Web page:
Probably the daftest is a comment by Annette Hurst is an attorney at Orrick, Herrington & Sutcliffe who represented Oracle in the recent Oracle v. Google trial. In an op-ed she claimed that Oracle’s loss means that Open Source is dead in the water.
For those who came in late, Google successfully argued that its use of Java APIs, about 11,500 lines of code in all, was protected by “fair use.”
Hurst said that rather than developers celebrating that they will not be sued by copyright trolls for using bits of code, they should be worried that the free software movement itself now faces substantial jeopardy.
She said that Google argued that Java APIs have been open, any use of them was justified and all licensing restrictions should be disregarded. In other words, if you offer your software on an open and free basis, any use is fair use.
However if that narrative becomes the law of the land, the GPL is toast.
“No business trying to commercialise software with any element of open software can afford to ignore this verdict. Dual licensing models are very common and have long depended upon a delicate balance between free use and commercial use. Royalties from licensed commercial exploitation fuel continued development and innovation of an open and free option. The balance depends upon adherence to the license restrictions in the open and free option. This jury’s verdict suggests that such restrictions are now meaningless, since disregarding them is simply a matter of claiming “fair use,” Hurst said.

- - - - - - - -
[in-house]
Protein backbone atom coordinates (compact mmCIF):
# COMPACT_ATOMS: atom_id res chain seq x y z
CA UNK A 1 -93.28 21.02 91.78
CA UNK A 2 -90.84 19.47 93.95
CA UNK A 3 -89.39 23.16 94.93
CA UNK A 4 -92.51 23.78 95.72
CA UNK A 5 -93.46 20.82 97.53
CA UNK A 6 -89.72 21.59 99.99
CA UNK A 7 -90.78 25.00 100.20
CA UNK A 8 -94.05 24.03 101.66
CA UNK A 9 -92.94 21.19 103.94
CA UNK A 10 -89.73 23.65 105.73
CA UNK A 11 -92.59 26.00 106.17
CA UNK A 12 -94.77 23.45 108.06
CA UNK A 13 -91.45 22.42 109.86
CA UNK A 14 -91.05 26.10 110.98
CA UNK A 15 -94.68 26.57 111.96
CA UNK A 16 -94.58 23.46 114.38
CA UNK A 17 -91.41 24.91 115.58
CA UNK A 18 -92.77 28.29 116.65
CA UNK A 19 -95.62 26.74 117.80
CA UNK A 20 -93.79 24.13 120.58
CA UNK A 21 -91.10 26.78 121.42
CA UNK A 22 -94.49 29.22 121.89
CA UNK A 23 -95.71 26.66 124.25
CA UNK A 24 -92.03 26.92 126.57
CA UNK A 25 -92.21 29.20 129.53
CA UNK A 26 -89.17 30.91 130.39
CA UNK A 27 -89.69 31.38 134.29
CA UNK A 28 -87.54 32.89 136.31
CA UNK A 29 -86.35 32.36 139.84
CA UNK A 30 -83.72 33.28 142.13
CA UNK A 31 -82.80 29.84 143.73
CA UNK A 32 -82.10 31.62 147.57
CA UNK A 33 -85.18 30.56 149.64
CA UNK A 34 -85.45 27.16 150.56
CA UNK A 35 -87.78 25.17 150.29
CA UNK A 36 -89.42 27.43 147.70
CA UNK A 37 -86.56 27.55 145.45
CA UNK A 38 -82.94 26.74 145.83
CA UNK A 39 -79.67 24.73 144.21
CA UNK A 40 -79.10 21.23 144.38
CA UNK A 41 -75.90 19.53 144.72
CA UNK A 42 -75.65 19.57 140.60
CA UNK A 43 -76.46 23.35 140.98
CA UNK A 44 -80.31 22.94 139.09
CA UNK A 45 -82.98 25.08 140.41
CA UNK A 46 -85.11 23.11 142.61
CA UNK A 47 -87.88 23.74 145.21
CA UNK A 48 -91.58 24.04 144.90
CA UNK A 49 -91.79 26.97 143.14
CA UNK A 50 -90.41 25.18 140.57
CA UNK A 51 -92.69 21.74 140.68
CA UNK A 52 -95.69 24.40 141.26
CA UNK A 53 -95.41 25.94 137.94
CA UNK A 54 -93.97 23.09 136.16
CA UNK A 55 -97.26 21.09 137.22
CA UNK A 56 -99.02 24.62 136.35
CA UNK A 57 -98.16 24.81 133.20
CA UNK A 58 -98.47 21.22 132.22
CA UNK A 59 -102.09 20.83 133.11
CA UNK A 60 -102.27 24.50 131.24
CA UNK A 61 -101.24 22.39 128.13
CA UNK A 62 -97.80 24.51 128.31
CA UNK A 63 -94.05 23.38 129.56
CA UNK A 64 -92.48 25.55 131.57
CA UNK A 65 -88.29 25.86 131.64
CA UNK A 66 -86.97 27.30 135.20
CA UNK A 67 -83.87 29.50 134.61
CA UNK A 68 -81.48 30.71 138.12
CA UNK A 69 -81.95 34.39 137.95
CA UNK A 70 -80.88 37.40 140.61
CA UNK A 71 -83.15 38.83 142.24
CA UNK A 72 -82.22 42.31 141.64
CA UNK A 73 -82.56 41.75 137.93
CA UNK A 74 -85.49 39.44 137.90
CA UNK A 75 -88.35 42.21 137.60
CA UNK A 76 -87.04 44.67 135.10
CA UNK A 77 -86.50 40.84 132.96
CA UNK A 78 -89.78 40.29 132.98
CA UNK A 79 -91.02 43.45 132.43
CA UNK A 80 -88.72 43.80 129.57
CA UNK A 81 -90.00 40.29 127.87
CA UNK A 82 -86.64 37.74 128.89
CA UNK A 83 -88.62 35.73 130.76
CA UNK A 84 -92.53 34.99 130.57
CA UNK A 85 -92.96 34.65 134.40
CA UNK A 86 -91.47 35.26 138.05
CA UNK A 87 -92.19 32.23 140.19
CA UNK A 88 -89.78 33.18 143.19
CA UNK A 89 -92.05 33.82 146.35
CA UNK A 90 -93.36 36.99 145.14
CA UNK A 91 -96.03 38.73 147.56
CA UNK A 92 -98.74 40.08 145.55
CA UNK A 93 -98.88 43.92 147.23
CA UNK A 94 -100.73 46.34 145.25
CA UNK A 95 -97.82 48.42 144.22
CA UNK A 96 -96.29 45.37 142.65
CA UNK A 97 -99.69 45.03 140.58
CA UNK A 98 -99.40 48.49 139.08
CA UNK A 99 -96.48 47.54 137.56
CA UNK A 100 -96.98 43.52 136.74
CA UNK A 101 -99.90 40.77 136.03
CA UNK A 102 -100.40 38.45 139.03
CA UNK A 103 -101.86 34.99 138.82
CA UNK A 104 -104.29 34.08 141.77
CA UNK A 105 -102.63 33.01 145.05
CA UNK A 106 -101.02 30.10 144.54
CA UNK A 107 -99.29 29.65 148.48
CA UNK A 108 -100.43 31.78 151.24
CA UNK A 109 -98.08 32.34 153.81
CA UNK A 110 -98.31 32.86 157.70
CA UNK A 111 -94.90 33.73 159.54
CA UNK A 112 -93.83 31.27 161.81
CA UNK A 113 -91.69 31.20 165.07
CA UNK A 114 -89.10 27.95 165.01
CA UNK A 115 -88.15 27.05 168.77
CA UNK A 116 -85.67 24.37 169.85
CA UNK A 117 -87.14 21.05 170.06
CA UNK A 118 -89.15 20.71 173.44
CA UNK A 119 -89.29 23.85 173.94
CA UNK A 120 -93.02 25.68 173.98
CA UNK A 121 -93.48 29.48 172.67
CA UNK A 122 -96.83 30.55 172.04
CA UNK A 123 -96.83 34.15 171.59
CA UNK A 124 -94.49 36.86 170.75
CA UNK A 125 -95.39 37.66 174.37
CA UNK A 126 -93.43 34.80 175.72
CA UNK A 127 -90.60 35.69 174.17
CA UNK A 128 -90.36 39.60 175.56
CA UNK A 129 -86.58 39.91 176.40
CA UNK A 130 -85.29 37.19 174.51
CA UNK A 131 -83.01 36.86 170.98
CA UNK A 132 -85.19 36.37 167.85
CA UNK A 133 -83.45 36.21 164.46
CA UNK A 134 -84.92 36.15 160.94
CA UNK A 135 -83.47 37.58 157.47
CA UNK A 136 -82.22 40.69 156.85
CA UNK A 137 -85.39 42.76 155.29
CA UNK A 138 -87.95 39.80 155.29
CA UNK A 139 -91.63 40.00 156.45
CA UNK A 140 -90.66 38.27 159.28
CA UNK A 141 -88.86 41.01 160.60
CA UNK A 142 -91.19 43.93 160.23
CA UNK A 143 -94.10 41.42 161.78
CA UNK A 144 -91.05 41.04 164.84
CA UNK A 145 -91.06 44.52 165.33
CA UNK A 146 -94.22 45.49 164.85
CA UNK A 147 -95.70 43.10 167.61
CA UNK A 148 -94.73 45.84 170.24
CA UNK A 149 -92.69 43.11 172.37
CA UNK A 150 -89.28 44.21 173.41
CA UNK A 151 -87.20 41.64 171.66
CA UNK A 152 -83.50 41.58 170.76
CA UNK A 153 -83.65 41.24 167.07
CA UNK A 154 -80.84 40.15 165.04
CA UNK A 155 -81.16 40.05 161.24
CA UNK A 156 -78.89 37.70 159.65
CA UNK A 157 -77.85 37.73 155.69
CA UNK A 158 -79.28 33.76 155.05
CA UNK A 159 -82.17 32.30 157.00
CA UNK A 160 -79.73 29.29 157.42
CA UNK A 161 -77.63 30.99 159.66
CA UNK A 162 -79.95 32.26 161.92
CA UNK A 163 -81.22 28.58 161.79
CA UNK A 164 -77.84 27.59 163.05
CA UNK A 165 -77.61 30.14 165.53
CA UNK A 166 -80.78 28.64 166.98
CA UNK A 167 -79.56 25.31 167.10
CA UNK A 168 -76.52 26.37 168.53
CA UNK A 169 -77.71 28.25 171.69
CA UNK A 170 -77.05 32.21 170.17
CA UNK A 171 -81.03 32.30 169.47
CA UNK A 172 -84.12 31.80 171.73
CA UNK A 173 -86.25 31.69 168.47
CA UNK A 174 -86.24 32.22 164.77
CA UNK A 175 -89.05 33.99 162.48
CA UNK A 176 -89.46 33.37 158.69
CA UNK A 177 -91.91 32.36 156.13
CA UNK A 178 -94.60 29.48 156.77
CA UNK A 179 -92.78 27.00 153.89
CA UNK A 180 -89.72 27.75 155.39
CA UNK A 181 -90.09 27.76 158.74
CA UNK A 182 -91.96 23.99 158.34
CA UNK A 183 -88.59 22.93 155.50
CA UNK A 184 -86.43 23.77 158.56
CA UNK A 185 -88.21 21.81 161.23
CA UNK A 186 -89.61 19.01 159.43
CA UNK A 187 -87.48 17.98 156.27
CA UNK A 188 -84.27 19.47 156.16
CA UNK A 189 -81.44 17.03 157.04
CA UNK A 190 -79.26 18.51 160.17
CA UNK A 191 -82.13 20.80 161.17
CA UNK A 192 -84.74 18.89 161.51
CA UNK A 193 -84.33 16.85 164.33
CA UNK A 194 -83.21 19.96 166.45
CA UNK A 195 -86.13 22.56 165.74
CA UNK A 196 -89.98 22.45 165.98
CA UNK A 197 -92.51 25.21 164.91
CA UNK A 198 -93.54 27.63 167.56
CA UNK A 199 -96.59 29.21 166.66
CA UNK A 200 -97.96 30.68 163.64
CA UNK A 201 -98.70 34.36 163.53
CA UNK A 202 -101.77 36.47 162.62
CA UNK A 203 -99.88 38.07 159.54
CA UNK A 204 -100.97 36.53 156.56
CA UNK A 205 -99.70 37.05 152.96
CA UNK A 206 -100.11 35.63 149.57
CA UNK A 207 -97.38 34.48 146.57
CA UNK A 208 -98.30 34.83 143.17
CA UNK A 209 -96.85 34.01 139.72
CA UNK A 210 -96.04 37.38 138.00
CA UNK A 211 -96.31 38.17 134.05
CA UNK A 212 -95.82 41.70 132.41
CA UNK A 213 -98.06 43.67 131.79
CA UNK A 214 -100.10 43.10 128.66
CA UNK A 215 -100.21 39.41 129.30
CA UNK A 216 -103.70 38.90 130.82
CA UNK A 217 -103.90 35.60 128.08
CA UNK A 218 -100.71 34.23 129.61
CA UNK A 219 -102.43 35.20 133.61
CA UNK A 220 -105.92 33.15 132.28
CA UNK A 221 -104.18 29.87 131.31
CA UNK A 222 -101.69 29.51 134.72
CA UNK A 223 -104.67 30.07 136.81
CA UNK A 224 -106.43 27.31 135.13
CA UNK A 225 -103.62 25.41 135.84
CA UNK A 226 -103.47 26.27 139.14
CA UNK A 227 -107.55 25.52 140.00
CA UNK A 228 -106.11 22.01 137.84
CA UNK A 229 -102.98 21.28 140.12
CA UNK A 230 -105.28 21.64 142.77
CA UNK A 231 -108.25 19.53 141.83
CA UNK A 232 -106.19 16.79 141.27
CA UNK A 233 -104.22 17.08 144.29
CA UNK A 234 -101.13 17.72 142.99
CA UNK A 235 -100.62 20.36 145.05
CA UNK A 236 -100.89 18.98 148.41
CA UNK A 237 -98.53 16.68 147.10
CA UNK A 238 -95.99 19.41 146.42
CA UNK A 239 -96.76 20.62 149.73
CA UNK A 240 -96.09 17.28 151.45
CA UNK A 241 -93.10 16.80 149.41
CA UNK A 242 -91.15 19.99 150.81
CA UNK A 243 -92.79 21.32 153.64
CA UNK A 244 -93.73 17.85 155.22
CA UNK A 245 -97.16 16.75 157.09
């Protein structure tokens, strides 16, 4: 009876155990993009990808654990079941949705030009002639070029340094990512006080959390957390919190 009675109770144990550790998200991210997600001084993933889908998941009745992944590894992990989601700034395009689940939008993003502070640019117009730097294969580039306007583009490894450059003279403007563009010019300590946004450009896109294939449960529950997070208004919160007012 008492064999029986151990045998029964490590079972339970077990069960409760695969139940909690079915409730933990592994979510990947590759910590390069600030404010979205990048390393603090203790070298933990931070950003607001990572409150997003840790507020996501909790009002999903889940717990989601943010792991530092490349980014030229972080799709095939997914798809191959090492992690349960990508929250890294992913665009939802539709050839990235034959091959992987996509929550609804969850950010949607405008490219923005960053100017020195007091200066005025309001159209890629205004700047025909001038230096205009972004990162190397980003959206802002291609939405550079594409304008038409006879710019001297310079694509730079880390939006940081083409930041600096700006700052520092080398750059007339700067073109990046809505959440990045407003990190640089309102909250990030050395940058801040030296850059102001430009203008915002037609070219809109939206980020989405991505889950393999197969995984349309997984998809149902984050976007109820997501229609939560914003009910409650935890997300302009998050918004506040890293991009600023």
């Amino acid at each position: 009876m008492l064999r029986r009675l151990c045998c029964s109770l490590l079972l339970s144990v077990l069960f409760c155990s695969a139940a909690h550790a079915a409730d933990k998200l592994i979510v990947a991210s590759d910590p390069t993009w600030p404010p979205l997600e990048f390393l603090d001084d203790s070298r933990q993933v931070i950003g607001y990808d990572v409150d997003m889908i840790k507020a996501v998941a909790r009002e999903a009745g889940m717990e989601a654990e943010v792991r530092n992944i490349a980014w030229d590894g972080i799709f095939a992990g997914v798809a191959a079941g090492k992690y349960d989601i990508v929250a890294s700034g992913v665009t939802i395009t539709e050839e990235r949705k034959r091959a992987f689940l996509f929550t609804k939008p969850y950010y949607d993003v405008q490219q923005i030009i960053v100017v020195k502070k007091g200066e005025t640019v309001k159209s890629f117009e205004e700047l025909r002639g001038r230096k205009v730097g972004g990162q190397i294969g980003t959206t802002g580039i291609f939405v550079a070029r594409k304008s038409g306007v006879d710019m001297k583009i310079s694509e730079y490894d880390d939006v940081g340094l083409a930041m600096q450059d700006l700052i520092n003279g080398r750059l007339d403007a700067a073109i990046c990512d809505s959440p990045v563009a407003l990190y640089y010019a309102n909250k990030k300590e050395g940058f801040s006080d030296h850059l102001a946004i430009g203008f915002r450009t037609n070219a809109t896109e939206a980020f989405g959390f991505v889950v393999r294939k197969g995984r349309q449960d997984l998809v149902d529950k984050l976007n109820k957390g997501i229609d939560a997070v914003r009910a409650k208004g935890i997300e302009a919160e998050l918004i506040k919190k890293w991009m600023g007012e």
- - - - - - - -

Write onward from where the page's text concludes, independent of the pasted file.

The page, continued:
She said that it was hard to see how the GPL can survive such a result. Software businesses will have to accelerate their move to the cloud where everything can be controlled as a service rather than software. Consumers can expect to find decreasing options to own anything for themselves, decreasing options to control their data, decreasing options to protect their privacy.
“Developers beware. You may think you got a win yesterday. But it’s time to think about more than your desires to copy freely when you sit down at a keyboard. Think about the larger and longer term implications. You should have been on Oracle’s side in this fight. Free stuff from Google does not mean free in the sense Richard Stallman ever intended it,” Hurst said.
True, but what difference would have made to developers who instead of being allowed to write code which included similar APLs? The would risk being sued into a coma by Oracle or any other copyright troll who thought they saw a couple of lines of their code in a trillion word program.